The War Memorial Center is Eero Saarinen's Midwest masterpiece, called by Time magazine "one of the country's finest examples of modern architecture put to work for civic purposes." Explore Eero Saarinen’s iconic structure and the unique hardscapes surrounding it. Start with the stunning façade, complemented perfectly by the Edmund Lewandowski five-panel mosaic. Use the majestic
12 pm – 2 pm – Saturday, September 24: Enjoy a live performance by Milwaukee composer and musician Jessica Baker created in response to the War Memorial Center.
About the War Memorial Center
Dedicated: Veterans Day, 1957. Eero Saarinen & Associates
Winner of the 1955 Architect Magazine Progressive Architecture Award. According to the citation: Saarinen was widely noted for his sharply different approach to each of his commissions, and here he opted for right-angled forms executed in muscular, exposed concrete. His proposal responded to its setting on a bluff overlooking Lake Michigan with rectangular volumes cantilevering out 30 feet in three directions from hefty columns that surround an open, central court. While the courtyard and the cantilevered blocks accommodated the war memorial and meeting rooms, the two-story podium below the court provided new quarters for the Milwaukee Art Museum.
According to the Society of Architectural Historians: Ornamenting the recessed wing above the entrance level, a large five-panel mosaic of Roman numerals indicate the years of America’s involvement in World War II and the Korean War. Designed by Milwaukee artist Edmund Lewandowski, the 1.4-million-piece composition of marble and glass is one of the city’s most important examples of modern outdoor art – and at the time it was installed, the country’s largest outdoor art installation. The heart of the campus is the Honor Roll of Milwaukee County’s fallen service members.
Explore the War Memorial Center interiors and exteriors through self-guided and guided tours featuring the Saarinen building, the Lewandowski mosaics, military memorials, authentic WWI and WWII war posters, and the Honor Roll of Milwaukee County’s fallen service members from WWII through the present.
All visitors will enjoy exclusive one-day-only balcony access to see the stunning Lewandowski mural on the west facade of the War Memorial Center. Finish your visit with a trip to the War Memorial Center/Kegel’s Inn beer garden, located in our north parking lot.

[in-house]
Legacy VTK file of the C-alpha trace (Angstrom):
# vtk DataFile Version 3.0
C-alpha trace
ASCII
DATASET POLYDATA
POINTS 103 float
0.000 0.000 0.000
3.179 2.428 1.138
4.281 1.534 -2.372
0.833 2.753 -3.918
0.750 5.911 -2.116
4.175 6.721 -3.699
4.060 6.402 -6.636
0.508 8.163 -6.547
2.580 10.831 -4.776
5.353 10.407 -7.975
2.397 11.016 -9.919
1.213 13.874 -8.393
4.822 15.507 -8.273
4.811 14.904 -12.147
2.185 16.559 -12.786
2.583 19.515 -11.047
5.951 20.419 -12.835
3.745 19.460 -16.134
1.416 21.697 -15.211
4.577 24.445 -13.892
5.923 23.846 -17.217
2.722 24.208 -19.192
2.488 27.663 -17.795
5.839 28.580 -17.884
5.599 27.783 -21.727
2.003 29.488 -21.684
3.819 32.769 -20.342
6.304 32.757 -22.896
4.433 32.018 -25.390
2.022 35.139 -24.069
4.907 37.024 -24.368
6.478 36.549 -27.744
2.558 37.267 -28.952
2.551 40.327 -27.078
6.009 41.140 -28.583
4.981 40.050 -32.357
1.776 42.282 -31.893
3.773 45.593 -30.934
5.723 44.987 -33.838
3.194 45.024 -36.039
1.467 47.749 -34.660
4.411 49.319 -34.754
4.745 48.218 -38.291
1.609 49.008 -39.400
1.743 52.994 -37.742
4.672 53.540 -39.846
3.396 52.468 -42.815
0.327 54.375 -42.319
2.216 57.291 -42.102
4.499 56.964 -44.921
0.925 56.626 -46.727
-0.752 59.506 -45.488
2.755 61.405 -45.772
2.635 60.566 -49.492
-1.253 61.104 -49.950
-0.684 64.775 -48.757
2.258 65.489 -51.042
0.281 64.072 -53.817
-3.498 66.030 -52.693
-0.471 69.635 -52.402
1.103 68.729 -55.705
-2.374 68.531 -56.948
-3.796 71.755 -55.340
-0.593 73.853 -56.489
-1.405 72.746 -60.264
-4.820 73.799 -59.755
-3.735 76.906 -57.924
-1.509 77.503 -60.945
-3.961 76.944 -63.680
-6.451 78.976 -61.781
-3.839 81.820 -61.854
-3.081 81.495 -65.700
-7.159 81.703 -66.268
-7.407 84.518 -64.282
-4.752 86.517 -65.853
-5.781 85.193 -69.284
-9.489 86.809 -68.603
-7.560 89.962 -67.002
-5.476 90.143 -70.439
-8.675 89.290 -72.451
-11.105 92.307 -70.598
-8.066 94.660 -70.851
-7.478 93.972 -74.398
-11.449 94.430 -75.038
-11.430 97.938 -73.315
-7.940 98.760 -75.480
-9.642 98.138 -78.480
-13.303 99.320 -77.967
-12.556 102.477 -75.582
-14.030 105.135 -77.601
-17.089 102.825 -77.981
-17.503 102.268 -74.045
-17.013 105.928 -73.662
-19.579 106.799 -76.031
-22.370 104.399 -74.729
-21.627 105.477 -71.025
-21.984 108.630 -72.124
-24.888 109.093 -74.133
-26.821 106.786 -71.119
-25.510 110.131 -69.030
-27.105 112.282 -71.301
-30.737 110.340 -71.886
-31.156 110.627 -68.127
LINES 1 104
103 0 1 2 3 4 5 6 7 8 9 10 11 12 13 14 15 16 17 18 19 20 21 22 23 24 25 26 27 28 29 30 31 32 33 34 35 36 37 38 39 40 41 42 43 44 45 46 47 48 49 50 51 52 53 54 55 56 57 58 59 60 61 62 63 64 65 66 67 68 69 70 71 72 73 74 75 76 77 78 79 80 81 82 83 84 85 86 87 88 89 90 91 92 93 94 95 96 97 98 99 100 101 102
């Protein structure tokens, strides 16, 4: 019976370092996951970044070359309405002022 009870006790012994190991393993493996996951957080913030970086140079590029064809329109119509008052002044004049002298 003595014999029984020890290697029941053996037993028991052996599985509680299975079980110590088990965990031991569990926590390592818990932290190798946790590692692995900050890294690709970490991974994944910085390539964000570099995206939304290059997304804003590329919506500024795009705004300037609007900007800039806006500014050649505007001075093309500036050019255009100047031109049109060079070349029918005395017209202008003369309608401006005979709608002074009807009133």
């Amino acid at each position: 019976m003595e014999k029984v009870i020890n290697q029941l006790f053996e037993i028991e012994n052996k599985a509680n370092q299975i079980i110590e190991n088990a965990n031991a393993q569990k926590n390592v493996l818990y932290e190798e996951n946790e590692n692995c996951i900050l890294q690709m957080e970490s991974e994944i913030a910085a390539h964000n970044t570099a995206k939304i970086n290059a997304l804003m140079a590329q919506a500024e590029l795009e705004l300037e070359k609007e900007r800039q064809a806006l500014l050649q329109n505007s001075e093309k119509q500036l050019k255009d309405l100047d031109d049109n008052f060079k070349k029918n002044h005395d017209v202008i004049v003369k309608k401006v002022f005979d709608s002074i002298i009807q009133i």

Eero Saarinen’s War Memorial Center
Source: Milwaukee Art Museum art blog
After World War II, Finnish architect Eliel Saarinen was commissioned to create an arts complex on the Lake Michigan shore, with a museum, performing arts center, and veterans’ memorial. After the architect died in 1950, his son Eero Saarinen took over the project. When fundraising proved insufficient, Saarinen reconfigured the plan without the performance space. Construction began in 1955, supervised by Milwaukee architects Maynard W. Meyer & Associates.
Eero Saarinen’s innovative design for the War Memorial Center was influenced by the abstract geometry of modern French architect Le Corbusier. Saarinen incorporated many of Le Corbusier’s ideas: lifting the bulk of a building off the ground on reinforced columns; eliminating load-bearing walls to allow a freeform façade and open floor plan; and using plazas, courtyards, and rooftop terraces to allow an interaction between internal and external spaces.
The building, a concrete, steel, and glass cruciform floating on a pedestal, included three major components, as Saarinen described: “One is the base, which builds the mass up to the city level and contains an art museum; the second, on the city level, is the memorial court with a pool…. The court is surrounded by the polyhedron-shaped piers, which support the building and also make frames for the breathtaking views of the lake and sky. The third part is the superstructure, cantilevered outward thirty feet in three directions, which contains the meeting halls and offices of the veterans’ organizations.”
The western face of the building features a memorial mural by Wisconsin artist Edmund Lewandowski, a mosaic of 1.4 million pieces of marble and glass. The original Museum had a dramatic entryway from the central courtyard, with stairs down to three large exhibition galleries. A 1975 addition designed by David Kahler greatly expanded the Museum’s gallery space.
750 N Lincoln Memorial Dr
10 am - 5 pm
10 am - 5 pm
Photography, Video, Tripods Permitted
Fully wheelchair accessible